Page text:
Ms. Gina Schaefer,
Dear Ms. Schaefer:
You’re identified in a mass e-mail, sent by “Business for a Fair Minimum Wage,” as “co-owner of nine ACE Hardware stores in Washington DC and Maryland.” And you also signed a petition calling for a higher minimum wage – a stance that you justify with the following argument:
“We have nearly 200 employees and our starting wage for sales associates is $10 an hour. That helps us attract and retain employees who deliver the great service that draws large numbers of customers to our stores and enables us to stay competitive. Increasing the minimum wage will help promote a healthy, dedicated workforce and keep more dollars circulating in our local economy.”
Your statement raises many questions. For example: if all employers would be better able to “stay competitive” by paying all of their workers wages above the current minimum, why do they not already do so? After all, you now pay such higher wages. Why do you suppose that your particular business plan will work equally well for other firms? Asked differently, why do you presume that other business owners are so inept that they’re leaving easy money on the table?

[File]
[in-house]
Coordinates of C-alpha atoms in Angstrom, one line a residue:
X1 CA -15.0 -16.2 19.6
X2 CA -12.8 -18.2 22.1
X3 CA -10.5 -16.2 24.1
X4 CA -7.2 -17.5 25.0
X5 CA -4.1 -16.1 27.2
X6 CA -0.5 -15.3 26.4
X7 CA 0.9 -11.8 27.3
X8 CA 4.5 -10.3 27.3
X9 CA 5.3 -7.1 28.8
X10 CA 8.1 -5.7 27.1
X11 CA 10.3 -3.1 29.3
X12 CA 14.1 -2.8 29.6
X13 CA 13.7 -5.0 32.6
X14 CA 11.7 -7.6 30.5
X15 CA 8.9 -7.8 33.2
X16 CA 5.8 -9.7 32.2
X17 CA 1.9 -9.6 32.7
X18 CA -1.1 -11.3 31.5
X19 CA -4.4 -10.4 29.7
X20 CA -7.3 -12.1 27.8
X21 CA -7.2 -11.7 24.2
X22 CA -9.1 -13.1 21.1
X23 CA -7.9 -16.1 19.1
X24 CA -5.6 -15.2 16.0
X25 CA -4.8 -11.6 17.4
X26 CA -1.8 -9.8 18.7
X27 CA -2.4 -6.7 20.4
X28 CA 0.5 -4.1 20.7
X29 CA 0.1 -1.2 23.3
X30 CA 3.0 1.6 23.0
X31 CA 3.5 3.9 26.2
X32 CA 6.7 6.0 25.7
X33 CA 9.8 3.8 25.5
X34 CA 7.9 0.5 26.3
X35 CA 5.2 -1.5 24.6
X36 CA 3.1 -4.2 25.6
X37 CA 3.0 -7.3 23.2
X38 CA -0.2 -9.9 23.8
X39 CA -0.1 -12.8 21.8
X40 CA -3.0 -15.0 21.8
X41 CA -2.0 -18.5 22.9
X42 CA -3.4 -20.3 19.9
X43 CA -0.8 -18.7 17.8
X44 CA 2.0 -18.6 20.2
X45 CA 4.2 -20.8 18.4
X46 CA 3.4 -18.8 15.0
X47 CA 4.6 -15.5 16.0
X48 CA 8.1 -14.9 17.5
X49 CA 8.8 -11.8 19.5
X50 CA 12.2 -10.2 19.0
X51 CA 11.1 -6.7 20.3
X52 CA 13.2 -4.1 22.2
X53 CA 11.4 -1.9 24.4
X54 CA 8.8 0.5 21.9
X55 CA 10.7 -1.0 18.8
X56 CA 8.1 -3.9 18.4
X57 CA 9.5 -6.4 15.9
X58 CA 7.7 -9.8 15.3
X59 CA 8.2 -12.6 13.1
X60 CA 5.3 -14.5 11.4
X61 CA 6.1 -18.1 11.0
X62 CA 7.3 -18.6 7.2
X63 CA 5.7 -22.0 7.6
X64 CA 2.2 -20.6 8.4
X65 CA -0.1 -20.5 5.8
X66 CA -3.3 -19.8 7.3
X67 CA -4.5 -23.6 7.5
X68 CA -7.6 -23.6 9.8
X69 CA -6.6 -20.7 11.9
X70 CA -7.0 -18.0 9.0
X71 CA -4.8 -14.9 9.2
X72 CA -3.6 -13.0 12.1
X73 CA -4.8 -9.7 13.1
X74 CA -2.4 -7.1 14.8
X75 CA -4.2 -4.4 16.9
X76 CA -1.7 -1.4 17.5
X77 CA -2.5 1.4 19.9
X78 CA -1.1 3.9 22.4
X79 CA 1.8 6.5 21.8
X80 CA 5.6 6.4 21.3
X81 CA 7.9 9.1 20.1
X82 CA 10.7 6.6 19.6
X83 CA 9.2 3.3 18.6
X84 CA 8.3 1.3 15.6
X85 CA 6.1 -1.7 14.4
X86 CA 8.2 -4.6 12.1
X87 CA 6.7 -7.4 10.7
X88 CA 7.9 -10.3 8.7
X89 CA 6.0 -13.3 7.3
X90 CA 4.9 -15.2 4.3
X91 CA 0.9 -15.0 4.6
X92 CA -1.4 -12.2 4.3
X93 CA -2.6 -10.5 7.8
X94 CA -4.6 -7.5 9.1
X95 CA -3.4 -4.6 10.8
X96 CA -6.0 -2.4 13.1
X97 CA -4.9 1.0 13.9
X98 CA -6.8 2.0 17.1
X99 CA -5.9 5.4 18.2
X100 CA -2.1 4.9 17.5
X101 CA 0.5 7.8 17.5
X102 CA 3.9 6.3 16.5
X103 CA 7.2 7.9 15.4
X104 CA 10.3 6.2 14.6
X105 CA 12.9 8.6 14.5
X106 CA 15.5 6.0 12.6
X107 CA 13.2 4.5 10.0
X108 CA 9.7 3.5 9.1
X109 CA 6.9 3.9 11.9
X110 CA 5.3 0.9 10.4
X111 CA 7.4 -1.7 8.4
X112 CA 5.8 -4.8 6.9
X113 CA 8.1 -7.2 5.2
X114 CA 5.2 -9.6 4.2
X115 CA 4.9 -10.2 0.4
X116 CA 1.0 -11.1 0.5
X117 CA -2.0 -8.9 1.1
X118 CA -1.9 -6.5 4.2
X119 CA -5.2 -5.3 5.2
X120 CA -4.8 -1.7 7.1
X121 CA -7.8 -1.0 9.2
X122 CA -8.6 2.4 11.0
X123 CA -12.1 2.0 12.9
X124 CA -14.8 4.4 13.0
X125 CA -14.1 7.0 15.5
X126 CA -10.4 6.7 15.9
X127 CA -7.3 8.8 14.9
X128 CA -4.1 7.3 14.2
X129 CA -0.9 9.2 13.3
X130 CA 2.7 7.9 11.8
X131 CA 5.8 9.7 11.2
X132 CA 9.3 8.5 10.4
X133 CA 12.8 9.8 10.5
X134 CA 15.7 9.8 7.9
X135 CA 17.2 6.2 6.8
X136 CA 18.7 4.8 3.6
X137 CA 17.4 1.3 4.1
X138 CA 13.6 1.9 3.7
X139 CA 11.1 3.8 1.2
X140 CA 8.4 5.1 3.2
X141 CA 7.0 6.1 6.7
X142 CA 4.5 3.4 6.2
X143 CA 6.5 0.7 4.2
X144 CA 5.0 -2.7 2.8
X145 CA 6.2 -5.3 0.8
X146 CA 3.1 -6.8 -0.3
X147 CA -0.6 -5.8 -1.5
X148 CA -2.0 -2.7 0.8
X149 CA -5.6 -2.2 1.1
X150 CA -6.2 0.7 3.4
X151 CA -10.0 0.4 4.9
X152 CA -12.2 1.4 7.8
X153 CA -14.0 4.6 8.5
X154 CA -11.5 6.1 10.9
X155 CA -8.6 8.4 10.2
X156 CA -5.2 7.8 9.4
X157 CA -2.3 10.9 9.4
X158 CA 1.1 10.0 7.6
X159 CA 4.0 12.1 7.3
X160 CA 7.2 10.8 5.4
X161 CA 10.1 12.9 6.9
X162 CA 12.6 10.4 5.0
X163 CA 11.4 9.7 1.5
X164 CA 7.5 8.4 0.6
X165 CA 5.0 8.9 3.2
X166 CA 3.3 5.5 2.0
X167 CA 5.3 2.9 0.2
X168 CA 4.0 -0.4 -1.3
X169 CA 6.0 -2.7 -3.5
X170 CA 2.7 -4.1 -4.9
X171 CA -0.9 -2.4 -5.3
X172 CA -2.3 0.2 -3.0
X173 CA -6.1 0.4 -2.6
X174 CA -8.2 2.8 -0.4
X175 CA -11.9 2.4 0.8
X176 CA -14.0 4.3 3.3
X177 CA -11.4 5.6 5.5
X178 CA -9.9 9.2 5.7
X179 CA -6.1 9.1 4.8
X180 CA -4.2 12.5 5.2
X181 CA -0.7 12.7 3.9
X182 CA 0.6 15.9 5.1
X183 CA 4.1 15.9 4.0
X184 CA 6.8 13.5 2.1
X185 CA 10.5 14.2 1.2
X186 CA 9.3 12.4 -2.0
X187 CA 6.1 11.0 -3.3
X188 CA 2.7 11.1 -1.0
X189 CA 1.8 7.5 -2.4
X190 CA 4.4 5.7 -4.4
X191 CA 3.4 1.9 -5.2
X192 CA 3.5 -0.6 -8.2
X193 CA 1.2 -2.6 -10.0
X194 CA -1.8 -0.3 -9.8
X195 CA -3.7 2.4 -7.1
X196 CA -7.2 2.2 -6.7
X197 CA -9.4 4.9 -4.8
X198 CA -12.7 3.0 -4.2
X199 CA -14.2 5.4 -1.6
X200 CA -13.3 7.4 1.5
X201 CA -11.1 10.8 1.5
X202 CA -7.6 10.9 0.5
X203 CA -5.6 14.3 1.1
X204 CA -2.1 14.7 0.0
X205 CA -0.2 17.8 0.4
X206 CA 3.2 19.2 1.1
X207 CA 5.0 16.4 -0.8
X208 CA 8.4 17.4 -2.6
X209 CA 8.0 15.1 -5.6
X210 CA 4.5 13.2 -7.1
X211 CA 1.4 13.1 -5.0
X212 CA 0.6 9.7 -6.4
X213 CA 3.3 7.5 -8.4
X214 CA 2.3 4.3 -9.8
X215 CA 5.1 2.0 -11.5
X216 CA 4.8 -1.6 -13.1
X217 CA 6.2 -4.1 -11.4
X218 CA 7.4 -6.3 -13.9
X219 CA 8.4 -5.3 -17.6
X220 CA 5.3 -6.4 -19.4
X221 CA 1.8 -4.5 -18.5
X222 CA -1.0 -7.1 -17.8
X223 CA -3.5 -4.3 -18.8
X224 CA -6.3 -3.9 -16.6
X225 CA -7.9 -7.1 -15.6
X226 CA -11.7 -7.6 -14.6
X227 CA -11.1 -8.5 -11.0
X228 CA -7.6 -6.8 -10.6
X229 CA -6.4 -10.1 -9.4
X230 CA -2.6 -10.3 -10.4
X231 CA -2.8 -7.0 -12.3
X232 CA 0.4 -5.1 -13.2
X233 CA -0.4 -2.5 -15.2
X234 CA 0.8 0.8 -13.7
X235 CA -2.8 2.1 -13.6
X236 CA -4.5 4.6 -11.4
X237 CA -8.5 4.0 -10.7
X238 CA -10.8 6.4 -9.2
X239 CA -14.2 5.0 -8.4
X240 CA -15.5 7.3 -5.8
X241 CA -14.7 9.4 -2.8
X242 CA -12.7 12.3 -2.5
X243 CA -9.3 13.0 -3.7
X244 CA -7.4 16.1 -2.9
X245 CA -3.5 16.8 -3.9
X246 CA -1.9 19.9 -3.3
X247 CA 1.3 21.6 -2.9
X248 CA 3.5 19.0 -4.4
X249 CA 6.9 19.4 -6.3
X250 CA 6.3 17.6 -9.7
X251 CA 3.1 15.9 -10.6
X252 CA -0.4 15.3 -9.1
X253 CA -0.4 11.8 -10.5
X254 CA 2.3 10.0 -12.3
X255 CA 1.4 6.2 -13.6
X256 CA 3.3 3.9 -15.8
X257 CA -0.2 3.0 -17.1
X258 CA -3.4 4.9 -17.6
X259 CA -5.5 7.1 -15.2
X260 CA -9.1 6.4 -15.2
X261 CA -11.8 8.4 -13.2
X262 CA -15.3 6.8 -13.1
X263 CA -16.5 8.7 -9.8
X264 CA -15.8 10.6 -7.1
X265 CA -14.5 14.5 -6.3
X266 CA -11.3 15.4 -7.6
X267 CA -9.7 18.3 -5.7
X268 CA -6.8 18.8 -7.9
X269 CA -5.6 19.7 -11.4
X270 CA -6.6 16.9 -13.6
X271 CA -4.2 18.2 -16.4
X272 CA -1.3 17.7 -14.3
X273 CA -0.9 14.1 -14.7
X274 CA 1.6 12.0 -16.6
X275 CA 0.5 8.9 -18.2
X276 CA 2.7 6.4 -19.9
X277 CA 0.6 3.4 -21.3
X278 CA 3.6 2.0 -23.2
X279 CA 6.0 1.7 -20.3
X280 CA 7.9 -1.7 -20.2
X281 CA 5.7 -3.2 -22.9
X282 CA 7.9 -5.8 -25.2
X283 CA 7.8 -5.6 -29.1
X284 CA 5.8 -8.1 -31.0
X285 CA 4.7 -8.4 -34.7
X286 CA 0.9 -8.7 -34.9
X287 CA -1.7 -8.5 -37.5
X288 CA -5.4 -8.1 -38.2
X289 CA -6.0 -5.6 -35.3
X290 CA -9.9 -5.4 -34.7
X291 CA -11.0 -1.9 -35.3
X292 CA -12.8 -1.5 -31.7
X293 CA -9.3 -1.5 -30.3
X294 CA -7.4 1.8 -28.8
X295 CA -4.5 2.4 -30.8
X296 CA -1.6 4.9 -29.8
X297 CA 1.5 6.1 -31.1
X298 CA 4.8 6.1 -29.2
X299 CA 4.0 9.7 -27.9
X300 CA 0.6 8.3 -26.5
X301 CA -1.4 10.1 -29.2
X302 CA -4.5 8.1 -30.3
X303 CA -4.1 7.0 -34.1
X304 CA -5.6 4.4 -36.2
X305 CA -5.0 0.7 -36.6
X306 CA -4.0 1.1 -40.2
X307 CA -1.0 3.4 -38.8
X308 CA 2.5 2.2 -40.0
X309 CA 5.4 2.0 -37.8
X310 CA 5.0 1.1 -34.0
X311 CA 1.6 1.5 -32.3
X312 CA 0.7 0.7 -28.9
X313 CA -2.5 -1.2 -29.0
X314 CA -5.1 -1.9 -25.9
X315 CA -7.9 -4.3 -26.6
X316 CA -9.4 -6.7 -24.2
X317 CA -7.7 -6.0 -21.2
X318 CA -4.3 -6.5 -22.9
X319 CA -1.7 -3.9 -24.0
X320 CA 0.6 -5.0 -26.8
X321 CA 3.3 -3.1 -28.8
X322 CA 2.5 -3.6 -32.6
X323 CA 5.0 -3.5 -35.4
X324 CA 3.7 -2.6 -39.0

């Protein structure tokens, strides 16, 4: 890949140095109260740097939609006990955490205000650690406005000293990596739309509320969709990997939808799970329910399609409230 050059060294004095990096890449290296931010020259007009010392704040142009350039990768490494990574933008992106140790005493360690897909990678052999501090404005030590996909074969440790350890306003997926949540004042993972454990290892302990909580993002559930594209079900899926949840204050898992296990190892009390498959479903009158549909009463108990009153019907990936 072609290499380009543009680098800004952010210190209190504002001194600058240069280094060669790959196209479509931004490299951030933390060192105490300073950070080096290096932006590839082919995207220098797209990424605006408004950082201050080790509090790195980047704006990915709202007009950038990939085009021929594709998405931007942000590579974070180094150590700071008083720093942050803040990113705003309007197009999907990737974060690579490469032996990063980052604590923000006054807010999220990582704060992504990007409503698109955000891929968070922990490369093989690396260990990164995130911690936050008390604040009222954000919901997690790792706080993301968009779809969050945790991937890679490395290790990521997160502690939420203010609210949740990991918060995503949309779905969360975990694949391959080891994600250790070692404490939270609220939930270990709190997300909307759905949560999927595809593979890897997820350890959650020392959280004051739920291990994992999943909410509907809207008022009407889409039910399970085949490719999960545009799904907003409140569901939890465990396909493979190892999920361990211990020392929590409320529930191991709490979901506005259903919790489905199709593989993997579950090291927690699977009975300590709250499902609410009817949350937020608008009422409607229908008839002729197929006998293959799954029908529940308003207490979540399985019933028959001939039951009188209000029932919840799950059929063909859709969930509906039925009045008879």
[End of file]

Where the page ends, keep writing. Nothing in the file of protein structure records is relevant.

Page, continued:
If history is any guide, you – a business owner who supports a higher minimum wage – actually presume no such ineptness on the part of your competitors. Your support for raising the minimum wage is almost surely driven by your wish to increase your profitability by throttling your competitors. Quite likely, your rivals now profitably use business plans that rely more heavily than does your plan upon the use of low-skilled workers. Because your workers already earn wages at or above the proposed higher minimum, your costs will be unaffected by a hike in the minimum wage. Your competitors, however, won’t be so lucky. When their costs are forcibly raised, they’ll be less able to compete effectively with you for customers. Some rivals will exit the industry while others scale down their operations.
Your enhanced profitability, in other words, will be extracted from the hides not only of your hapless competitors but also from the many low-skilled workers whose employment prospects will shrink – and all while you wear a cloak of faux altruism that, sadly, fools the gullible into thinking that you’re a friend of the poor.
Donald J. Boudreaux
Professor of Economics
Martha and Nelson Getchell Chair for the Study of Free Market Capitalism at the Mercatus Center
George Mason University
Fairfax, VA 22030